It’s not unusual for a potential beneficiary to question the wording of a will or trust, claiming that the document doesn’t mean what it says. But it is much less common for the person questioning the wording to be the person who created the document.

That’s essentially what happened in a recent case decided by the California Court of Appeal (Balistreri v. Balistreri.)

Mary and Sal Balistreri, a married couple, had a daughter, Julia. Sal also had two children from a prior marriage, Sal Jr. and Christina.

In 2017 they created the Balistreri Family Trust, funding the Trust with their San Francisco home and stating that upon their death the property would be “distributed equally among” Julia, Sal Jr., and Christina.

The document specified that the trust could be modified by either the husband or wife acting alone, or by both acting jointly. It also said that any “amendment, revocation, or termination . . . shall be made by written instrument signed, with signature acknowledged by a notary public, by the trustor(s) making the revocation, amendment, or termination, and delivered to the trustee.”

(The couple had previously created and amended other trusts. Each time they had their signatures notarized.)

In February 2020, Sal executed a document titled “First Amendment to Trust” that sought to strike the clause distributing the property to the three children upon the death of a decedent. Instead, the home would stay in the trust.

Mary and Sal signed the amendment as co-trustees, but did not have it notarized.

Sal died the next day.

Mary asked the probate court for an order confirming the validity of the amendment so that she could keep the home in the trust (as opposed to distributing it to her daughter Julia and Sal's two children). She acknowledged that the trust required that such a change had to be notarized, but argued that the clause did not exclude other ways of amending the trust.

In addition, she said, while “a notary public’s acknowledgment may serve a useful purpose when a trust settlor delivers a signed document to a third-party trustee,” it serves “no purpose” when the trustors and trustees “are the same people.”

The probate court denied her request, saying the amendment was “null and void” because the trust required that any such change had to be notarized.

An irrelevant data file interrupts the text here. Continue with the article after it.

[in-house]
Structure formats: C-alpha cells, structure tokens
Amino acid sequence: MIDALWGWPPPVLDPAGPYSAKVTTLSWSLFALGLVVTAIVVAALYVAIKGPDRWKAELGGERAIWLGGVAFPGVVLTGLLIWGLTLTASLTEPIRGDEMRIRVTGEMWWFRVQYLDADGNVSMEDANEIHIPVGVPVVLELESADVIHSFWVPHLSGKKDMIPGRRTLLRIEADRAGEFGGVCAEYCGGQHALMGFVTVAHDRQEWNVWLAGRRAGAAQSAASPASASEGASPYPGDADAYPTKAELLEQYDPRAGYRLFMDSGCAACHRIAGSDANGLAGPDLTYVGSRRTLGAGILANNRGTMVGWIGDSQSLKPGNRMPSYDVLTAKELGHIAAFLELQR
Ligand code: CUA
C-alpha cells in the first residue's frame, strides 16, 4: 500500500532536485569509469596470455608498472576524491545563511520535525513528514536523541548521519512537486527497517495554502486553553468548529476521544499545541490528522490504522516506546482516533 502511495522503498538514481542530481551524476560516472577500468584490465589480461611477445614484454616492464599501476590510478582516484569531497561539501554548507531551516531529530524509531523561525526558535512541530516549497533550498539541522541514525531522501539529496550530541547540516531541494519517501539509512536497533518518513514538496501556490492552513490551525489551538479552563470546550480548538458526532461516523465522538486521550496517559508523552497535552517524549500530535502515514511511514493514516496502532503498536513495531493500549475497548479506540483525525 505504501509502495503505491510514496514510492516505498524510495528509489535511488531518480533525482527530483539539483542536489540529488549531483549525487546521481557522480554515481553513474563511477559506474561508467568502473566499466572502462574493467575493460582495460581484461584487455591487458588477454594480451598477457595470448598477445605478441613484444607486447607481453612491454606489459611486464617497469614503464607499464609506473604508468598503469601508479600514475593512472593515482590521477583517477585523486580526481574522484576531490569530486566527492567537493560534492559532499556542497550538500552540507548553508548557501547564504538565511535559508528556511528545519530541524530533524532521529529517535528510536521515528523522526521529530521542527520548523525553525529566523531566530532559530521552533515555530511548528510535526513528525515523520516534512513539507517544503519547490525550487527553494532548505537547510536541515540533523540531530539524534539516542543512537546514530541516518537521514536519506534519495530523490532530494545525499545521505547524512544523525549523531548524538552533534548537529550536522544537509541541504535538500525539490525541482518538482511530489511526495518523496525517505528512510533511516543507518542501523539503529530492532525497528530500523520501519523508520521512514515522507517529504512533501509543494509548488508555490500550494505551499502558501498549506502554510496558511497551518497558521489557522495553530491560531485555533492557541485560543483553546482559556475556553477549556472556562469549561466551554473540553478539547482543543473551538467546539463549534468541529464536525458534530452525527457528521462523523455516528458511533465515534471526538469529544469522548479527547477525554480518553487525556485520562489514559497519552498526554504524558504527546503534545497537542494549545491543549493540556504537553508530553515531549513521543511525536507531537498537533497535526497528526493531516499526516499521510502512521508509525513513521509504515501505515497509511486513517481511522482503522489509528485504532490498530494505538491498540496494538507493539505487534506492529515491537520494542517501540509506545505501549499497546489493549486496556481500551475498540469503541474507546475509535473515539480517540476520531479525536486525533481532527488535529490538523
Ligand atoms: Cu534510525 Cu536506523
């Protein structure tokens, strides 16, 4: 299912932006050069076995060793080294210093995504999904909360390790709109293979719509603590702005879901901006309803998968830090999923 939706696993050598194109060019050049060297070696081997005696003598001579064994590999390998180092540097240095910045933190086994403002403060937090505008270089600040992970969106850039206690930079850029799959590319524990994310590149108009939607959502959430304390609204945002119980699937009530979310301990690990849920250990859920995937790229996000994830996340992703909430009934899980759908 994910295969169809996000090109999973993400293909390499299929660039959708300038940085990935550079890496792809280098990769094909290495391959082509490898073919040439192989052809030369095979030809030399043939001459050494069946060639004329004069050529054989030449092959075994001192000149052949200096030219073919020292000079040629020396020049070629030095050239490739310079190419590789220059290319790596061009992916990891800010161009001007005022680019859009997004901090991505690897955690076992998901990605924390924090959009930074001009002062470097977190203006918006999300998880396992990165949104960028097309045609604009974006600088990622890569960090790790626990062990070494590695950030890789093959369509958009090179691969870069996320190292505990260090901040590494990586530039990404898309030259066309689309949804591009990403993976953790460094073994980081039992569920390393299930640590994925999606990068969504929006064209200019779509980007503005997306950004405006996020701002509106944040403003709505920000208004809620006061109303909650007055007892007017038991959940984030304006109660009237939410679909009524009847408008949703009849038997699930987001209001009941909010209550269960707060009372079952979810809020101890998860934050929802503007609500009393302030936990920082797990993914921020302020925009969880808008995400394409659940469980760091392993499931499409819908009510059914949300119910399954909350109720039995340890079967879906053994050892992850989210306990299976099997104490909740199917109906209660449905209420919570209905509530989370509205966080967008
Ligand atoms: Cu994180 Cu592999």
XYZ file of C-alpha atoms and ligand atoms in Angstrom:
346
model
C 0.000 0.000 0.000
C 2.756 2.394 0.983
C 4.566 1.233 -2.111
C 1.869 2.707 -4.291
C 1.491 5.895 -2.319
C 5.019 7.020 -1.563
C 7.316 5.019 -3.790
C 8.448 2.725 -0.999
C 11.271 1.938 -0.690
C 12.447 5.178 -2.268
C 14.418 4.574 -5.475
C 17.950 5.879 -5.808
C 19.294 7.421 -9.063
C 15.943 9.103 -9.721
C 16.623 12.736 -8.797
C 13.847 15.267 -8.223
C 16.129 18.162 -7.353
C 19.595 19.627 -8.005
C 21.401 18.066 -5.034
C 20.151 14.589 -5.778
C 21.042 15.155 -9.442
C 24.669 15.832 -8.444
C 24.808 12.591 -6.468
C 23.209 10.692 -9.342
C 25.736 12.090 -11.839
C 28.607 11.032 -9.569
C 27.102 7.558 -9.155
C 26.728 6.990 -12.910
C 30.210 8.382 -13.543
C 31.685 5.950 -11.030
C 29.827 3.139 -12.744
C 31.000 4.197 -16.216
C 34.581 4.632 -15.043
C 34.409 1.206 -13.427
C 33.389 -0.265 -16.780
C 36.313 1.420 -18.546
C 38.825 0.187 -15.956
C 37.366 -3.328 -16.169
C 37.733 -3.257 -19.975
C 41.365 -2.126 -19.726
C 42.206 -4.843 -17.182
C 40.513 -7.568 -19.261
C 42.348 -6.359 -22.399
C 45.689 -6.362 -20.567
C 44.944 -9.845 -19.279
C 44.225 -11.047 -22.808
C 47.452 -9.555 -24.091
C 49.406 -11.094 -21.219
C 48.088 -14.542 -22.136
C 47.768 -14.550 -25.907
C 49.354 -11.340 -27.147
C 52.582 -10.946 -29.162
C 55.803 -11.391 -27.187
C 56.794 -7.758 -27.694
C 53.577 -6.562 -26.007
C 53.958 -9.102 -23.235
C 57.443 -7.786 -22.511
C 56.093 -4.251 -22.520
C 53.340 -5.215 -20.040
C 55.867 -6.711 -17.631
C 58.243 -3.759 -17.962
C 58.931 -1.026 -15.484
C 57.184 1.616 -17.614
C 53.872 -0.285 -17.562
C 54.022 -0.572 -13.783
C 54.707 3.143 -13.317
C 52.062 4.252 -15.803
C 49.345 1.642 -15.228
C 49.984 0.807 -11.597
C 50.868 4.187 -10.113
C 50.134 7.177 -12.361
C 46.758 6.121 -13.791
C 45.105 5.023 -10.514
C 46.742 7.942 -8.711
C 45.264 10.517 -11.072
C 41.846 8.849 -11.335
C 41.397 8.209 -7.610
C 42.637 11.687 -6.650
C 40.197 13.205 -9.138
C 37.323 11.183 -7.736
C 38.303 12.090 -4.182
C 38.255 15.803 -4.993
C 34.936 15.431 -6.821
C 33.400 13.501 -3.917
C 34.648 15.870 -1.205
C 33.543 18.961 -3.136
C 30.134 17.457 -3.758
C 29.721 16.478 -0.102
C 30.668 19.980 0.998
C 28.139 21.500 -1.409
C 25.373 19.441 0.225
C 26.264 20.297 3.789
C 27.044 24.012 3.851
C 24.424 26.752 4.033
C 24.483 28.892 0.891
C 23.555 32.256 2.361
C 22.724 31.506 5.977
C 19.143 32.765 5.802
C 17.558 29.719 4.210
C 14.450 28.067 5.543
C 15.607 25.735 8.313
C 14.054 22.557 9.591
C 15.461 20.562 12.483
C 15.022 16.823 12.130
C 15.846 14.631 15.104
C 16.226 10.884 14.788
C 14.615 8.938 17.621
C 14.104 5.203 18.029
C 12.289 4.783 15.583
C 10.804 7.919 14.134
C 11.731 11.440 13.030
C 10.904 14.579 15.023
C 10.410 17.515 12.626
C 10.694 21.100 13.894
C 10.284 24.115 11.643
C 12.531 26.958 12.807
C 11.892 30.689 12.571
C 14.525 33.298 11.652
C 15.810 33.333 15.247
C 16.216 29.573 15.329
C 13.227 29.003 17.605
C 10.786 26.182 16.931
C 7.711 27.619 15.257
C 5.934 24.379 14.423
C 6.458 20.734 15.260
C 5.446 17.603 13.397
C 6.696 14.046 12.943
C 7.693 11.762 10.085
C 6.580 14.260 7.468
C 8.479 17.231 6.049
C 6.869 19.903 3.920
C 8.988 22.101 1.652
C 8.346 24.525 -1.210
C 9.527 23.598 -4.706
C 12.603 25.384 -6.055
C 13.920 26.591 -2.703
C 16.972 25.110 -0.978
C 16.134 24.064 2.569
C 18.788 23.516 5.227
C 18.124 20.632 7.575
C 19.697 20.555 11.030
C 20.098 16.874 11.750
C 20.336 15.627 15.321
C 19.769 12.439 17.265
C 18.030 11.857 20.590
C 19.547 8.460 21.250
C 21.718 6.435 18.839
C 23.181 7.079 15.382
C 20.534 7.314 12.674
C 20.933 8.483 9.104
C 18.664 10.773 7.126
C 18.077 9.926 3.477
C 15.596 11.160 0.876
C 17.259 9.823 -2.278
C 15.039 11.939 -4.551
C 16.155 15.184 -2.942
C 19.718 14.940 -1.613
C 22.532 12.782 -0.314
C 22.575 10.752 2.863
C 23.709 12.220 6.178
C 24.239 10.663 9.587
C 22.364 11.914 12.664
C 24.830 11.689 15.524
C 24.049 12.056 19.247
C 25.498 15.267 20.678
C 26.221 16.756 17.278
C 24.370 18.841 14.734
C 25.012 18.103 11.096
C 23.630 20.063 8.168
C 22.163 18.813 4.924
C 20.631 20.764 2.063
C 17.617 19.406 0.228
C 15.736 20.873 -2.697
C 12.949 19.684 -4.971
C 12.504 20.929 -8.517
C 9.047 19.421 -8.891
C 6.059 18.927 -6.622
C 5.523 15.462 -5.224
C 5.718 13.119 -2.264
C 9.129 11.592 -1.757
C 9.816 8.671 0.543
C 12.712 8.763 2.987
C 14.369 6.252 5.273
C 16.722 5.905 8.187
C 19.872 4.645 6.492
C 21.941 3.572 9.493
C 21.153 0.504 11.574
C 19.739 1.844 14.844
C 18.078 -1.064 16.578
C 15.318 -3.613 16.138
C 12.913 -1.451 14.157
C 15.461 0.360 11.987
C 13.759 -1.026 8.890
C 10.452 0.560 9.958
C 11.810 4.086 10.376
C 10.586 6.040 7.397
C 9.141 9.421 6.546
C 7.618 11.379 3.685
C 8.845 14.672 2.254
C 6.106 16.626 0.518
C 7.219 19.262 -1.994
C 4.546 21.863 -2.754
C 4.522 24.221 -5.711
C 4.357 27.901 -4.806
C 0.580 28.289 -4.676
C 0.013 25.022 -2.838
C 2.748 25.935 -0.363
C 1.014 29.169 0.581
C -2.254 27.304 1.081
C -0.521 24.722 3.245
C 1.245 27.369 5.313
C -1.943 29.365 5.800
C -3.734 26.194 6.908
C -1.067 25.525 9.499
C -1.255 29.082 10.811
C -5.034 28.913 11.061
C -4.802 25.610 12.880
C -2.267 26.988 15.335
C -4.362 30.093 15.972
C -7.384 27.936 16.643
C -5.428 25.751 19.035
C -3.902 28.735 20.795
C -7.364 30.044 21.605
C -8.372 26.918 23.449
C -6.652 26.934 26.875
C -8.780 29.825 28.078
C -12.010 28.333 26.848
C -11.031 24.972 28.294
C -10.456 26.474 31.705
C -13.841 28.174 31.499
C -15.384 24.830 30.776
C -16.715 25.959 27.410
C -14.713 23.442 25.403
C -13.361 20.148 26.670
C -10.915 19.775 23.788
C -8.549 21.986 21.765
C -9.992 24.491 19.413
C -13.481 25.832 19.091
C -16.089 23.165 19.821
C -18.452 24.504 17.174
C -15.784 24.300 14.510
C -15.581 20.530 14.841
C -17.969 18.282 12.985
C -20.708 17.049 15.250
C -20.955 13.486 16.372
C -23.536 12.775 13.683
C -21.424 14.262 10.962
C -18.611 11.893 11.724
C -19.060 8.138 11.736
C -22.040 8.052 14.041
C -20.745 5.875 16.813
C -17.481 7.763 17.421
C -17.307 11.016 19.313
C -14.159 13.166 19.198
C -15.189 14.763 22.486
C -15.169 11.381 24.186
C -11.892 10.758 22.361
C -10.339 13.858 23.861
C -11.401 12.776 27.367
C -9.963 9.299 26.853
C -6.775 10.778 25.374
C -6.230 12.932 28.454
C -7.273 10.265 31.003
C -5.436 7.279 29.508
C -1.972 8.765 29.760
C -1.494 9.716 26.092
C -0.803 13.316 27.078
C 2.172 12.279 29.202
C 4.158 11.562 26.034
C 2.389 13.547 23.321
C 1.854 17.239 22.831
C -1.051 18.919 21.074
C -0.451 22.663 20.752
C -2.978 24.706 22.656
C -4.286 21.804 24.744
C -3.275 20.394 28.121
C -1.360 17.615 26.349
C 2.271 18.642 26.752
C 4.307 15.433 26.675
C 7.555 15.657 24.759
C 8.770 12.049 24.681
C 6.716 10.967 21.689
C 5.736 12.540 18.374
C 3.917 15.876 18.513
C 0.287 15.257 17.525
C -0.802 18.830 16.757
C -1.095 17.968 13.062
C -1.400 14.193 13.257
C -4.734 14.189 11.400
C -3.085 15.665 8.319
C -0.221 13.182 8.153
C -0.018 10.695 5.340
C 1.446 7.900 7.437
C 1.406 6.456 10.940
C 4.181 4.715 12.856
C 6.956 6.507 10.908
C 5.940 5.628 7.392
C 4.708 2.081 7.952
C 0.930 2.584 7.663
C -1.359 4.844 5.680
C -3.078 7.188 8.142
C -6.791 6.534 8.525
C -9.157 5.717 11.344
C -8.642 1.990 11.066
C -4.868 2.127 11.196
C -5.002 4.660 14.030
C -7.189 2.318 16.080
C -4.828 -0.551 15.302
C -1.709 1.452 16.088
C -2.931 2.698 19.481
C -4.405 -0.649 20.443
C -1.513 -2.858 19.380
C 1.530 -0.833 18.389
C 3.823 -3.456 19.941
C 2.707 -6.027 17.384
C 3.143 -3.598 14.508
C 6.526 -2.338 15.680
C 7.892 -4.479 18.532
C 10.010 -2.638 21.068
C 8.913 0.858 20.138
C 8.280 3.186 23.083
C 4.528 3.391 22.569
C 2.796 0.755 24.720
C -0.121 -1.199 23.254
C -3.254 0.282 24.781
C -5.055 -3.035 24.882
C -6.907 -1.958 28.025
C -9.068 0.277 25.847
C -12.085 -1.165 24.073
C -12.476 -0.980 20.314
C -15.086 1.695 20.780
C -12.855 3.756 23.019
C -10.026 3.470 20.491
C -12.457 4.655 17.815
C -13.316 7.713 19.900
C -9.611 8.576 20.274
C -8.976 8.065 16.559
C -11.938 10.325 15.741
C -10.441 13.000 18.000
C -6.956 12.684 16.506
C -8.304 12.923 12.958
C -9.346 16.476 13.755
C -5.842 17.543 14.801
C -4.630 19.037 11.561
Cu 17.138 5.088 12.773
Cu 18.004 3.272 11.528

Mary then appealed. However, she fared no better at the appellate level.

The appellate justices noted that California statutes provide two methods for modifying a trust.

Under the first method, a trust may be revoked by “compliance with any method of revocation provided in the trust instrument.”

A second method allows a trust to be revoked in “a writing, other than a will, signed by the settlor ... and delivered to the trustee during the lifetime of the settlor.”

However, if “the trust instrument explicitly makes the method of revocation provided in the trust instrument the exclusive method of revocation,” that method must be used.

The trust created by Mary and Sal required that an amendment “shall” be notarized. The probate court based its ruling on the fact that the document they drafted the day before Sal died was not notarized.

Mary urged the appellate court to regard the requirement for notarization as an unimportant technicality and to focus instead on the intent expressed in the amendment.

While courts “must construe a trust instrument, where possible, to give effect to the intent of the settlor,” the justices responded, that intent “must be ascertained from the whole of the trust instrument, not just separate parts of it.”

The intent explicitly expressed in the trust was that any amendment must be notarized, the justices said. For that reason, the non-notarized amendment was ineffective.

They affirmed the decision of the probate court and awarded costs on appeal to Mary’s son, Sal Jr.

By Lynda I. Chung